Nov. 14 (UPI) -- Scientists have created a new graphene-oxide membrane capable of turning whiskey clear.
Previous graphene-oxide filters proved impermeable to all but water, limiting their potential. But researchers at the University of Manchester found they could let other solvents through by making the graphene-oxide membrane extremely thin.
During the membrane's assembly, pinholes become interwoven with graphene nanochannels, forming an atomic-scale sieve.
Researchers showed the new sieve could be used in organic solvent nanofiltration technology. OSN technology removes organic compounds from a solvent.
To showcase their new technology, scientists used the sieve to successfully remove organic dye particles as small as a nanometer from a methanol solvent.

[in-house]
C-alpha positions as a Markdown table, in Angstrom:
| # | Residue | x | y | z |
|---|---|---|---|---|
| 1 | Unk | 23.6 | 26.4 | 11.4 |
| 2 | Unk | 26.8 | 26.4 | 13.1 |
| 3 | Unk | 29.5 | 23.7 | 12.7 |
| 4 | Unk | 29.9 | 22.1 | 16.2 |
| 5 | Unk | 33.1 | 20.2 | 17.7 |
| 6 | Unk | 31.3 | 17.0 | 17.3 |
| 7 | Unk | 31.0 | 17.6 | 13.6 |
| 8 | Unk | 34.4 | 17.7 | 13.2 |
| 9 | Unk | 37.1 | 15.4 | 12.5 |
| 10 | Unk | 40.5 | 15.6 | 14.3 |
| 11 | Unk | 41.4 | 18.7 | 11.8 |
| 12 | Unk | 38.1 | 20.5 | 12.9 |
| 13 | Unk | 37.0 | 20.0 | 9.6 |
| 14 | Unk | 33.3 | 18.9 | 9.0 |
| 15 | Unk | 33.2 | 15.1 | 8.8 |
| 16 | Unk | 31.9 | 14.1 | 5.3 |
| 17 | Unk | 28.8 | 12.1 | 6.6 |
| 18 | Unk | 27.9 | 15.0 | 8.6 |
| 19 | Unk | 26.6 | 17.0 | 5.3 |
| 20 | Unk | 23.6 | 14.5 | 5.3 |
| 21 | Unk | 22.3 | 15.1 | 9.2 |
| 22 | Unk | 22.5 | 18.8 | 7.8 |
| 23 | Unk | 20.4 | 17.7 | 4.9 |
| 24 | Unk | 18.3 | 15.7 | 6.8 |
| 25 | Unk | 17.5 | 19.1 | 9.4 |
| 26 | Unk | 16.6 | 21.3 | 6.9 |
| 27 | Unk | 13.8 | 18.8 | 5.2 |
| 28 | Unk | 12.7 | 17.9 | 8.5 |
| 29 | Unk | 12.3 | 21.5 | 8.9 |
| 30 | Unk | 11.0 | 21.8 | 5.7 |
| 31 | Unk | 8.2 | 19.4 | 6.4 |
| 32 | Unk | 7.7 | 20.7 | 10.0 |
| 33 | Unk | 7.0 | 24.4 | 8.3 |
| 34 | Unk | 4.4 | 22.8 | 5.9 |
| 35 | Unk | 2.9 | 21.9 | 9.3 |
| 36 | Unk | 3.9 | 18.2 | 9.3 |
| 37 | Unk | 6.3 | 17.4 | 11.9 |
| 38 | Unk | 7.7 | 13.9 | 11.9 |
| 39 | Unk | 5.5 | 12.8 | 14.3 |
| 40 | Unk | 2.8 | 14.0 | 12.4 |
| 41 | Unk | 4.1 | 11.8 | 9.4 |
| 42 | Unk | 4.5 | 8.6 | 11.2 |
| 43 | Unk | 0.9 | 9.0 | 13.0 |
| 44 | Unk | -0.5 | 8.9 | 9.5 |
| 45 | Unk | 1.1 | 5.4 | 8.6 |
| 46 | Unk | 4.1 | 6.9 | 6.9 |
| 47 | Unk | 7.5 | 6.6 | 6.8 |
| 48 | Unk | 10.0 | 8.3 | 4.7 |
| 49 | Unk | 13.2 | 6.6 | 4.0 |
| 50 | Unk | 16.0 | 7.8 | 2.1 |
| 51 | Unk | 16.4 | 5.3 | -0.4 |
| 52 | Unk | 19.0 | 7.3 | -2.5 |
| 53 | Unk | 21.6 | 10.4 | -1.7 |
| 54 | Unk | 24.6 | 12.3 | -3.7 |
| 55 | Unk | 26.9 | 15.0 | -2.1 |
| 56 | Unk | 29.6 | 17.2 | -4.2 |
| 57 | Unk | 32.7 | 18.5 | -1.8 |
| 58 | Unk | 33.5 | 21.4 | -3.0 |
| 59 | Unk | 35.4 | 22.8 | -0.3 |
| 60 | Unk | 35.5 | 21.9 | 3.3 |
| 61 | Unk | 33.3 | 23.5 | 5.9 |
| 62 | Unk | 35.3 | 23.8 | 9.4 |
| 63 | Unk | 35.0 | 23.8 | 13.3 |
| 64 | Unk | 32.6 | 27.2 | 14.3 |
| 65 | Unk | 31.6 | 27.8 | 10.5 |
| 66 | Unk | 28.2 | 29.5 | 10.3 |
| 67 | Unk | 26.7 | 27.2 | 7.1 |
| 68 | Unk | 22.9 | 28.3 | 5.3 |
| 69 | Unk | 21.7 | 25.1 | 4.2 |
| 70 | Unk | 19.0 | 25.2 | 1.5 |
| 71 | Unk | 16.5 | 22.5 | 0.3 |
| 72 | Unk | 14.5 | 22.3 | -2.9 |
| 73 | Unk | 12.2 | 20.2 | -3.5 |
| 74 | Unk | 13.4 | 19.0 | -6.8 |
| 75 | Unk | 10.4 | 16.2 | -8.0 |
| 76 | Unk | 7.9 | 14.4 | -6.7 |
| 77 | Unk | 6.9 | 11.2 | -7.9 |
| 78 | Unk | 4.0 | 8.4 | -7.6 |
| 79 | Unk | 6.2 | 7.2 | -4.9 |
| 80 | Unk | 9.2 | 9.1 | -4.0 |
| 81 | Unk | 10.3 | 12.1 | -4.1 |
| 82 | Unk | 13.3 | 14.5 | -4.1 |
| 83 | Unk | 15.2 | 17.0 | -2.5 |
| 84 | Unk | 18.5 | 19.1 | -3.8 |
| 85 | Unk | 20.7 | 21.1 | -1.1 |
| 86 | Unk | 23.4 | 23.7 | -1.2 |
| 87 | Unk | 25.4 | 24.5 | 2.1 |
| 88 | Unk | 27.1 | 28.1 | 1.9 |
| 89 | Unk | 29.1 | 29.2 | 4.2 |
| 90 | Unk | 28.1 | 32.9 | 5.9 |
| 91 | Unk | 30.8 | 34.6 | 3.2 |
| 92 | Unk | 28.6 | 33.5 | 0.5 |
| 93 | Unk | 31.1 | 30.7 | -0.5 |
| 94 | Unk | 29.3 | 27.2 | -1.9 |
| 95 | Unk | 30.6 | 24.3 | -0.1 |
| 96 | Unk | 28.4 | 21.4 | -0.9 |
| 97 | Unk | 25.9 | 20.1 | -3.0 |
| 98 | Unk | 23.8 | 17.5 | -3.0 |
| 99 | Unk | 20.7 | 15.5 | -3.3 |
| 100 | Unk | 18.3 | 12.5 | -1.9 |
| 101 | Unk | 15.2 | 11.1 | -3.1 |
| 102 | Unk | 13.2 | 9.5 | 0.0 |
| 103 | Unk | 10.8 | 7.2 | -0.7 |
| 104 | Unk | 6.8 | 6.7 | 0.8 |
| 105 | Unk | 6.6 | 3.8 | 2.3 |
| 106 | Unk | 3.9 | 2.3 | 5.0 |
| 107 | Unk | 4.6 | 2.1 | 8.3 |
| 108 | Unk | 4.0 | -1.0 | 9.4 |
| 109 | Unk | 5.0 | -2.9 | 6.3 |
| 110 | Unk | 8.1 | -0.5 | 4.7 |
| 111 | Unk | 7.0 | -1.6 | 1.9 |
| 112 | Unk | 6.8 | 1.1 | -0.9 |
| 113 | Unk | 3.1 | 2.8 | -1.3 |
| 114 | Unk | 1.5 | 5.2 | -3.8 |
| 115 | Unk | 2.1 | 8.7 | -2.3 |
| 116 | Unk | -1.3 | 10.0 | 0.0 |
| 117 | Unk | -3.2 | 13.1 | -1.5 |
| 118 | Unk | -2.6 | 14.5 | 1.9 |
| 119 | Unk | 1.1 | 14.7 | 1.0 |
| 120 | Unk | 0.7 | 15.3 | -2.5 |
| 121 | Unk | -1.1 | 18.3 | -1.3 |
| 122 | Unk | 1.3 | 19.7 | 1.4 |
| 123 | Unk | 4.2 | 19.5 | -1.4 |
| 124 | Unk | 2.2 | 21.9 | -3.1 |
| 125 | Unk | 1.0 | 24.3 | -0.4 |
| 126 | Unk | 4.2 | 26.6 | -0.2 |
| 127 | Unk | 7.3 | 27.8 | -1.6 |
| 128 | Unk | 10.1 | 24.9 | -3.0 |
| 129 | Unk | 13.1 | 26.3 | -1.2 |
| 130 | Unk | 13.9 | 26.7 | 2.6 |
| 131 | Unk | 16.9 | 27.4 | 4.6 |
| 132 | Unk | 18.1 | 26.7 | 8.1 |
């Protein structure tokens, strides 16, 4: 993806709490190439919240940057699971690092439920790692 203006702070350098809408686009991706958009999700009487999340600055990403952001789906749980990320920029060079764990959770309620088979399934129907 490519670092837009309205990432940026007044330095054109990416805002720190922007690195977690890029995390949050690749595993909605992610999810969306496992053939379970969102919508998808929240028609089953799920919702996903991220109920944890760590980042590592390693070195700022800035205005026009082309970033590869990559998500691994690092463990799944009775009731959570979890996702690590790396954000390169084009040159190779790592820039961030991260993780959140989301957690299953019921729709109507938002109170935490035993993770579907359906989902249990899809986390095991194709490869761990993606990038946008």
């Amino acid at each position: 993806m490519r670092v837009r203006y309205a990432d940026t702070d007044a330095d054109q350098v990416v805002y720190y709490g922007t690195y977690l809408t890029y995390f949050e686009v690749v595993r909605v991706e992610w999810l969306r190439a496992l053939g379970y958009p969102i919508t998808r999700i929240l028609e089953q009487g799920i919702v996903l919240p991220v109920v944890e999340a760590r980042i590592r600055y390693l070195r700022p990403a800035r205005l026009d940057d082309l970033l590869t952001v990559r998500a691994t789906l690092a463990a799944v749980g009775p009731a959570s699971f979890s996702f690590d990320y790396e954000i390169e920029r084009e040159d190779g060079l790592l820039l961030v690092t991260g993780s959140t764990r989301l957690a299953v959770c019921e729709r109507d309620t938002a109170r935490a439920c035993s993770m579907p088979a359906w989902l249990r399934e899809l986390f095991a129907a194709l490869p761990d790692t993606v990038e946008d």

They also turned whiskey clear.
"Just for a fun, we even filtered whisky and cognac through the graphene-oxide membrane. The membrane allowed the alcohol to pass through but removed the larger molecules, which gives the amber color," Rahul Nair, professor at Manchester's National Graphene Institute, said in a news release. "The clear whisky smells similar to the original whisky but we are not allowed to drink it in the lab, however it was a funny Friday night experiment!"
The membrane can be fine-tuned to filter out different-sized small particles while still allowing a fast flow-rate of larger molecules. The sieve's efficiency could help reduce the energy demands of filtration technologies.
"The developed membranes are not only useful for filtering alcohol, but the precise sieve size and high flux open new opportunity to separate molecules from different organic solvents for chemical and pharmaceutical industries," said researcher Yang Su. "This development is particularly important because most of the existing polymer-based membranes are unstable in organic solvents whereas the developed graphene-oxide membrane is highly stable."
Until now, graphene sieves have only been used for desalination and water filtration. The latest research, published this week in the journal Nature Materials, further expands the 2D material's already impressive repertoire.